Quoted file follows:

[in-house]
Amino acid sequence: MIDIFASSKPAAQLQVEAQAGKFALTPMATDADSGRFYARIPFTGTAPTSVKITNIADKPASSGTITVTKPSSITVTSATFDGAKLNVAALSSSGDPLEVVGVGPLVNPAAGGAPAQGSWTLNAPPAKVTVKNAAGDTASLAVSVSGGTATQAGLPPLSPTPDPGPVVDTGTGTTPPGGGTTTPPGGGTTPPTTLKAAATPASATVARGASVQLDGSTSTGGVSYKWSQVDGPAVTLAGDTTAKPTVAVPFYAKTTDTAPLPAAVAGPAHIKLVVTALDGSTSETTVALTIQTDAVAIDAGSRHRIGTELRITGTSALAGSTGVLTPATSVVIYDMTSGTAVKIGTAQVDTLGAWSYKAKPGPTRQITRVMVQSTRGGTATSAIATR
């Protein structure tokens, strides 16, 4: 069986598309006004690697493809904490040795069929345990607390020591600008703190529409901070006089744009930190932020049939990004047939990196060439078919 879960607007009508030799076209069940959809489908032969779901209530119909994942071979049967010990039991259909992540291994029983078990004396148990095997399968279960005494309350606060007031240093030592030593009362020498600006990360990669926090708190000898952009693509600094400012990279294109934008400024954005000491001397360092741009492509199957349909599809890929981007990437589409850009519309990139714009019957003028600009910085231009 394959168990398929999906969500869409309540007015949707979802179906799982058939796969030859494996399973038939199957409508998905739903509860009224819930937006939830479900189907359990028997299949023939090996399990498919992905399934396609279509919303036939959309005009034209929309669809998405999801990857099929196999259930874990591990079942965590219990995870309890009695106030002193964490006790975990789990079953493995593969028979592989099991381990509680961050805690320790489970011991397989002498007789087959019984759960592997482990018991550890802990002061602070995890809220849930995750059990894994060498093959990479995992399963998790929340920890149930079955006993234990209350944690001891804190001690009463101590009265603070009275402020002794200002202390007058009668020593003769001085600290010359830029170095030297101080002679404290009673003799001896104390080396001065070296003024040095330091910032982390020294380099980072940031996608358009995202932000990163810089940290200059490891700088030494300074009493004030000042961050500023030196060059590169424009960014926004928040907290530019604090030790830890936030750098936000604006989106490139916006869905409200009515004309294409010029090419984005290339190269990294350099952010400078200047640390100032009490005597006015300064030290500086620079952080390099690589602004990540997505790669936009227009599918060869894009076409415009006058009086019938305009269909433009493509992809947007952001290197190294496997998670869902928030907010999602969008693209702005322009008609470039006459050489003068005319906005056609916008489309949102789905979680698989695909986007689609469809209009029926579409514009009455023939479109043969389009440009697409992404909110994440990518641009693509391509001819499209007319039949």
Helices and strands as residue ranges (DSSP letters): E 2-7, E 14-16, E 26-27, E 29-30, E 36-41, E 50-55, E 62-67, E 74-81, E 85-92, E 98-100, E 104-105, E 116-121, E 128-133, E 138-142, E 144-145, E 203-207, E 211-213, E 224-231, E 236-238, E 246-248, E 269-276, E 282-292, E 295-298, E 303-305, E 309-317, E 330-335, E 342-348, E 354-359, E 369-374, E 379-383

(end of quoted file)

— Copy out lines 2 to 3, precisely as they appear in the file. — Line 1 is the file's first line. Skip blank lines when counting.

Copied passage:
Amino acid sequence: MIDIFASSKPAAQLQVEAQAGKFALTPMATDADSGRFYARIPFTGTAPTSVKITNIADKPASSGTITVTKPSSITVTSATFDGAKLNVAALSSSGDPLEVVGVGPLVNPAAGGAPAQGSWTLNAPPAKVTVKNAAGDTASLAVSVSGGTATQAGLPPLSPTPDPGPVVDTGTGTTPPGGGTTTPPGGGTTPPTTLKAAATPASATVARGASVQLDGSTSTGGVSYKWSQVDGPAVTLAGDTTAKPTVAVPFYAKTTDTAPLPAAVAGPAHIKLVVTALDGSTSETTVALTIQTDAVAIDAGSRHRIGTELRITGTSALAGSTGVLTPATSVVIYDMTSGTAVKIGTAQVDTLGAWSYKAKPGPTRQITRVMVQSTRGGTATSAIATR
């Protein structure tokens, strides 16, 4: 069986598309006004690697493809904490040795069929345990607390020591600008703190529409901070006089744009930190932020049939990004047939990196060439078919 879960607007009508030799076209069940959809489908032969779901209530119909994942071979049967010990039991259909992540291994029983078990004396148990095997399968279960005494309350606060007031240093030592030593009362020498600006990360990669926090708190000898952009693509600094400012990279294109934008400024954005000491001397360092741009492509199957349909599809890929981007990437589409850009519309990139714009019957003028600009910085231009 394959168990398929999906969500869409309540007015949707979802179906799982058939796969030859494996399973038939199957409508998905739903509860009224819930937006939830479900189907359990028997299949023939090996399990498919992905399934396609279509919303036939959309005009034209929309669809998405999801990857099929196999259930874990591990079942965590219990995870309890009695106030002193964490006790975990789990079953493995593969028979592989099991381990509680961050805690320790489970011991397989002498007789087959019984759960592997482990018991550890802990002061602070995890809220849930995750059990894994060498093959990479995992399963998790929340920890149930079955006993234990209350944690001891804190001690009463101590009265603070009275402020002794200002202390007058009668020593003769001085600290010359830029170095030297101080002679404290009673003799001896104390080396001065070296003024040095330091910032982390020294380099980072940031996608358009995202932000990163810089940290200059490891700088030494300074009493004030000042961050500023030196060059590169424009960014926004928040907290530019604090030790830890936030750098936000604006989106490139916006869905409200009515004309294409010029090419984005290339190269990294350099952010400078200047640390100032009490005597006015300064030290500086620079952080390099690589602004990540997505790669936009227009599918060869894009076409415009006058009086019938305009269909433009493509992809947007952001290197190294496997998670869902928030907010999602969008693209702005322009008609470039006459050489003068005319906005056609916008489309949102789905979680698989695909986007689609469809209009029926579409514009009455023939479109043969389009440009697409992404909110994440990518641009693509391509001819499209007319039949």